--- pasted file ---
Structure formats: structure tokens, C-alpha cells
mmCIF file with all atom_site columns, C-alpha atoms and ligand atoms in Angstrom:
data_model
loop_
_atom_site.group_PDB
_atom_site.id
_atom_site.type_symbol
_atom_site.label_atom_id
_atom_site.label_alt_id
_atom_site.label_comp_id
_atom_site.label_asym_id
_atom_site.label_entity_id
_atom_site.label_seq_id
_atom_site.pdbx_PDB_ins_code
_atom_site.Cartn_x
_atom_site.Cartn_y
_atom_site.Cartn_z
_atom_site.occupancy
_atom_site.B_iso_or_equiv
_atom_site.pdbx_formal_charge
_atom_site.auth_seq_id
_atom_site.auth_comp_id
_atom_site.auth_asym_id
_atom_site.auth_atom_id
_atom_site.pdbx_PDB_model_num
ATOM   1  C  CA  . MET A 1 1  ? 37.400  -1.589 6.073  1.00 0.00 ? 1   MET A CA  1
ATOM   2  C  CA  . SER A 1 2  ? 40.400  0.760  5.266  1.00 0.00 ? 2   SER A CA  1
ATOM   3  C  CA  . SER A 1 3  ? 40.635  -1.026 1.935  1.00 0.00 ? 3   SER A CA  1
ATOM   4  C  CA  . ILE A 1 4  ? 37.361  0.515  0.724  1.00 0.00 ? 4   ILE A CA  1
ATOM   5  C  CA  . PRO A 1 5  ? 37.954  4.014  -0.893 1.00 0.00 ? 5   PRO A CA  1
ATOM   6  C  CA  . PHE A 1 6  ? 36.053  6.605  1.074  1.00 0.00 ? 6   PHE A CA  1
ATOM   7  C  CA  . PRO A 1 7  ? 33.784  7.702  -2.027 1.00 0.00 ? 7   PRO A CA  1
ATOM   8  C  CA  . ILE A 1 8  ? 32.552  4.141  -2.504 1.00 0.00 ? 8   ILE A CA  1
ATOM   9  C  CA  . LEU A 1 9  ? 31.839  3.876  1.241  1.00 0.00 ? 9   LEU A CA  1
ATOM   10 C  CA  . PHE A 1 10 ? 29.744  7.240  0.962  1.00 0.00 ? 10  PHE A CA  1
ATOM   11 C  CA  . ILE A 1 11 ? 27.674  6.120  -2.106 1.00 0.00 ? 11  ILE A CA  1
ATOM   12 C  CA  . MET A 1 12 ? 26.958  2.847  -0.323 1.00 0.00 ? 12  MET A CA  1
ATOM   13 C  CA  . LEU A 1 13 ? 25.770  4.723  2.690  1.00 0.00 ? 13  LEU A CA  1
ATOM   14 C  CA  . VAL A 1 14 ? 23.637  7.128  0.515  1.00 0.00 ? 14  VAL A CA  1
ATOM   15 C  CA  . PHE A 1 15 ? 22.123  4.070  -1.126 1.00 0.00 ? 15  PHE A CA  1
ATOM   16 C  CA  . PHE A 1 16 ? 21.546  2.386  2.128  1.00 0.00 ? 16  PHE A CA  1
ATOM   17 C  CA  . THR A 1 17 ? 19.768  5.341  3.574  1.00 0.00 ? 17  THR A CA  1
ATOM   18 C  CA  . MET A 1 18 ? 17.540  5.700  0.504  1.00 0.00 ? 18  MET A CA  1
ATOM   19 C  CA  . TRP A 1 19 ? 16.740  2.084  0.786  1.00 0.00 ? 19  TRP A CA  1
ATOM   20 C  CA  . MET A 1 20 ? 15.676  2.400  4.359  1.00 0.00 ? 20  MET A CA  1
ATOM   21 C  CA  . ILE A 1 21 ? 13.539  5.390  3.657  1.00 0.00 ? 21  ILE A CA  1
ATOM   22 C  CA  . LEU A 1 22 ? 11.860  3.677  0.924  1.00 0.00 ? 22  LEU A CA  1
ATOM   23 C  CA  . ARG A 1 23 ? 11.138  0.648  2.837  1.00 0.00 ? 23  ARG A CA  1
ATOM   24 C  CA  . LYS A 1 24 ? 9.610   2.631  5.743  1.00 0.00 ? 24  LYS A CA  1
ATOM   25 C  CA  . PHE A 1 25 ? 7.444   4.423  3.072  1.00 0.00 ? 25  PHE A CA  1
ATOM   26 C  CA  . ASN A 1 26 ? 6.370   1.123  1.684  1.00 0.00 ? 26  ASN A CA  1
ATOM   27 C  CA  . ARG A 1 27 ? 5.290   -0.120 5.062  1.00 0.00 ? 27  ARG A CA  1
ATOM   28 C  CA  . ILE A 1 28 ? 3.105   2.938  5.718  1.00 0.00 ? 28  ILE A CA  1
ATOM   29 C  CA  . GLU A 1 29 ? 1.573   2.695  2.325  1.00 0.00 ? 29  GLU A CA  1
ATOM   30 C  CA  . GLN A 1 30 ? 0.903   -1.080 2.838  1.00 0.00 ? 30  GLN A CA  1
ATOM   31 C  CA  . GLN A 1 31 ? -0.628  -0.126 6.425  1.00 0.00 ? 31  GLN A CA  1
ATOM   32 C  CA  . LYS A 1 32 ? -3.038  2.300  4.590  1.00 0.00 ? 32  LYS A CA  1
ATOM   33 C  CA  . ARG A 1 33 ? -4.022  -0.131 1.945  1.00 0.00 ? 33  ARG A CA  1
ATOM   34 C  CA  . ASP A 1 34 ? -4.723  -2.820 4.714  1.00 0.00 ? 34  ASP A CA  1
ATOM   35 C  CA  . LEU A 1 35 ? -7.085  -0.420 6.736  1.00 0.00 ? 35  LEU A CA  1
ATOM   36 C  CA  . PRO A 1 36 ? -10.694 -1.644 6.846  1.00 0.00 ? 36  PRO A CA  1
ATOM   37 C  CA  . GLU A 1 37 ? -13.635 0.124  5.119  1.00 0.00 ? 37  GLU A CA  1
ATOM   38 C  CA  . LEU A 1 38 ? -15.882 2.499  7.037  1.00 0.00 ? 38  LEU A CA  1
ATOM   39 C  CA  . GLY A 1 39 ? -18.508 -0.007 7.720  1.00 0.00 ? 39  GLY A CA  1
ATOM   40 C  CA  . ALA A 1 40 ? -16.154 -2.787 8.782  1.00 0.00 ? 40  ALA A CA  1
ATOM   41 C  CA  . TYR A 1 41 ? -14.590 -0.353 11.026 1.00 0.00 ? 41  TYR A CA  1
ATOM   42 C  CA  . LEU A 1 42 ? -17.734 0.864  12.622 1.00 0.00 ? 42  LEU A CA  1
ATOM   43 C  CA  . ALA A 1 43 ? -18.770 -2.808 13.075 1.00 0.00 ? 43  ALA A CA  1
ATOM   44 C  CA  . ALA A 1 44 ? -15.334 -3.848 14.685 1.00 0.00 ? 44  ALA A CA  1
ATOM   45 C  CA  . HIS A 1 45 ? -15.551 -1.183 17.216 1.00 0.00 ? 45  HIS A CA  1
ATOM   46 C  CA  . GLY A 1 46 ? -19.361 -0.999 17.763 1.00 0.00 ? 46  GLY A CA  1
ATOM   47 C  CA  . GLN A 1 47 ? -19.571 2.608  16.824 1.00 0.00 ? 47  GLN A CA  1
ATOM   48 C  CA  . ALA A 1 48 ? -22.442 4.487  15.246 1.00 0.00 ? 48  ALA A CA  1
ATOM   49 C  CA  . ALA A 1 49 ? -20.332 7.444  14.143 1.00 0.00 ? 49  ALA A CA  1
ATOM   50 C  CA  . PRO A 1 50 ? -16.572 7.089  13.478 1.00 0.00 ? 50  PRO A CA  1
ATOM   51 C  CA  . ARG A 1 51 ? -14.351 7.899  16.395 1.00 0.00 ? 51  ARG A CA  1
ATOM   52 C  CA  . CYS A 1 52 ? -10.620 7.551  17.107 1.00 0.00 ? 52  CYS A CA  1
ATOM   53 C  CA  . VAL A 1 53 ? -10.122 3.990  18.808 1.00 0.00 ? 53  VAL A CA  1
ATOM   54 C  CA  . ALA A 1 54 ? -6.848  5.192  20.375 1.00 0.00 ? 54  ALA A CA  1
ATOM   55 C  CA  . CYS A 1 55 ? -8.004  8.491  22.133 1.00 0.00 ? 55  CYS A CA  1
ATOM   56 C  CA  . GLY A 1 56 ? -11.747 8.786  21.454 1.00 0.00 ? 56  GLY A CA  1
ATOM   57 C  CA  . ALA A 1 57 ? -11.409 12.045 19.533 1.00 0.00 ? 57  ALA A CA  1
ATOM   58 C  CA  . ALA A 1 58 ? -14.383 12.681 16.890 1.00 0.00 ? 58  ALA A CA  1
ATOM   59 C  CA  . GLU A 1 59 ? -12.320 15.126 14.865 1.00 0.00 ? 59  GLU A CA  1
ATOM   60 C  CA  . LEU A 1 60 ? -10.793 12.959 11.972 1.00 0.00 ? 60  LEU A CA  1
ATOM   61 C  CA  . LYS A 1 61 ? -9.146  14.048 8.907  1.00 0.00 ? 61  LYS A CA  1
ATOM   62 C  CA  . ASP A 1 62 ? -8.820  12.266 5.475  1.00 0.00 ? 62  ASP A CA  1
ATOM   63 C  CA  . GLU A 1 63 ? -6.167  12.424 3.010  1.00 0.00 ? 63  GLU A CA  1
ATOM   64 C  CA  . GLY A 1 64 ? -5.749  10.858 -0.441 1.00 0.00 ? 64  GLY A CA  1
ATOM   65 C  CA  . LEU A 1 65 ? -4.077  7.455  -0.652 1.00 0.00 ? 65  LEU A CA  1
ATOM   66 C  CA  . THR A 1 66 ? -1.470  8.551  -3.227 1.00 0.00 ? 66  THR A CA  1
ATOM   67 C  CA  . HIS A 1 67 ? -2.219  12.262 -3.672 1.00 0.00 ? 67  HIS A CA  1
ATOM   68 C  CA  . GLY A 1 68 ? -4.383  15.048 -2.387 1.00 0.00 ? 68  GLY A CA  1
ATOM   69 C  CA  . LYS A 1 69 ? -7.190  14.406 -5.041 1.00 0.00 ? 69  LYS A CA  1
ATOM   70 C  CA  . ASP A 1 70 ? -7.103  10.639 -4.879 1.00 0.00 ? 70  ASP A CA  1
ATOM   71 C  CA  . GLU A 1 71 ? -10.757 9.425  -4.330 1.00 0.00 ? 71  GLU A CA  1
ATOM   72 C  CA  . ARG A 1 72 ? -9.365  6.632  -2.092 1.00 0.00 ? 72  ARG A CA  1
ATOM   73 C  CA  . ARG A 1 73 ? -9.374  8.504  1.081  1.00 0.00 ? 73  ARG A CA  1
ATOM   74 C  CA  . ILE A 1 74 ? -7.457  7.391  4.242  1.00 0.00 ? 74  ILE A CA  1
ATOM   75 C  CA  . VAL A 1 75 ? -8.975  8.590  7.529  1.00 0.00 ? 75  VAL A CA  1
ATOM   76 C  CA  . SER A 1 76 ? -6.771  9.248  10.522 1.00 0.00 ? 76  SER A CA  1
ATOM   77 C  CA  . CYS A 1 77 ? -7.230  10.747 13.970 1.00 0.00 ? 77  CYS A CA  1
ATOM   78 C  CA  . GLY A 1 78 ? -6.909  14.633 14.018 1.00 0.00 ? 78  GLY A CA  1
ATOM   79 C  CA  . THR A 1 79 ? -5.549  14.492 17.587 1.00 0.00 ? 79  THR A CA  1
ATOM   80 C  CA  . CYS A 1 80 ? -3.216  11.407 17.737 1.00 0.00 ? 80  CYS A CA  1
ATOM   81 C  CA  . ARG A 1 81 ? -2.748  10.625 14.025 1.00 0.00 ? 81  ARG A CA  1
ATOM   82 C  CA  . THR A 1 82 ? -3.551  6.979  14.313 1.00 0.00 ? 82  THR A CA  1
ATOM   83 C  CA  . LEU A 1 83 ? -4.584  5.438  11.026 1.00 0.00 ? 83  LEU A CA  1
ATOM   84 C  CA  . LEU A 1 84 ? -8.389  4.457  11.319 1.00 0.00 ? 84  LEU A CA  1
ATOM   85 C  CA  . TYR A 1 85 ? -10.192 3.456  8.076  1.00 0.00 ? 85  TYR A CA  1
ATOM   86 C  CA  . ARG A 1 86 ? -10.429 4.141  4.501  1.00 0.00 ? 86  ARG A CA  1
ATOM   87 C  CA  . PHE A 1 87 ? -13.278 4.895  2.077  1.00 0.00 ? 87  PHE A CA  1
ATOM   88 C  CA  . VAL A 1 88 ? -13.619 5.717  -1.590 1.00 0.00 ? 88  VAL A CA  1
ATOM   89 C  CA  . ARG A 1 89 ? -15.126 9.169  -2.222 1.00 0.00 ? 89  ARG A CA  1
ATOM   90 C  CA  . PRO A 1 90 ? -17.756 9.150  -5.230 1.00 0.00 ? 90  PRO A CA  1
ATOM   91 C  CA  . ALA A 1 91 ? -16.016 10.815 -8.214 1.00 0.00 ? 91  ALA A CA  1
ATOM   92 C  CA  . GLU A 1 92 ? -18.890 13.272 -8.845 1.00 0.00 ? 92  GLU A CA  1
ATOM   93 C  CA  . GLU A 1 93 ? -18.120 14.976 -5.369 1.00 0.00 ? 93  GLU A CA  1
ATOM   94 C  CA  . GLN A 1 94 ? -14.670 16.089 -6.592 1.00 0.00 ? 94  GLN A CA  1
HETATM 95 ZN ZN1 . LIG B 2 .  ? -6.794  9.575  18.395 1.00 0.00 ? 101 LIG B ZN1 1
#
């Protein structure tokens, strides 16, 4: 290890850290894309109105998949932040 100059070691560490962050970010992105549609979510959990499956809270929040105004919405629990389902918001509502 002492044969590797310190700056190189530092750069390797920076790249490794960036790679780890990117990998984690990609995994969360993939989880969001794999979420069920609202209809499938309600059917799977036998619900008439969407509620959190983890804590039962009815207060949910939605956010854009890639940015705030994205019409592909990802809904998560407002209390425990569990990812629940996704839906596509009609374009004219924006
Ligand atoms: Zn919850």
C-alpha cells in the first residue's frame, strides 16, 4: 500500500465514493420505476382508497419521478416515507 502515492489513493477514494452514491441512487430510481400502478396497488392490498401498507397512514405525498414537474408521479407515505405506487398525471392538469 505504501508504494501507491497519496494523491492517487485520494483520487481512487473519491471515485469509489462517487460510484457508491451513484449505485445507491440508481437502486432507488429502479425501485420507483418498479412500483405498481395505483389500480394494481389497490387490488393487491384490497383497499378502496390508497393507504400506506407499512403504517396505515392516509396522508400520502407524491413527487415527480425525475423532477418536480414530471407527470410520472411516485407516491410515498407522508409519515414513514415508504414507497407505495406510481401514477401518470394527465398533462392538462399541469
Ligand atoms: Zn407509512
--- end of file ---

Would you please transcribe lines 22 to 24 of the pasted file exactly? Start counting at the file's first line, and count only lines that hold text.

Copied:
_atom_site.auth_comp_id
_atom_site.auth_asym_id
_atom_site.auth_atom_id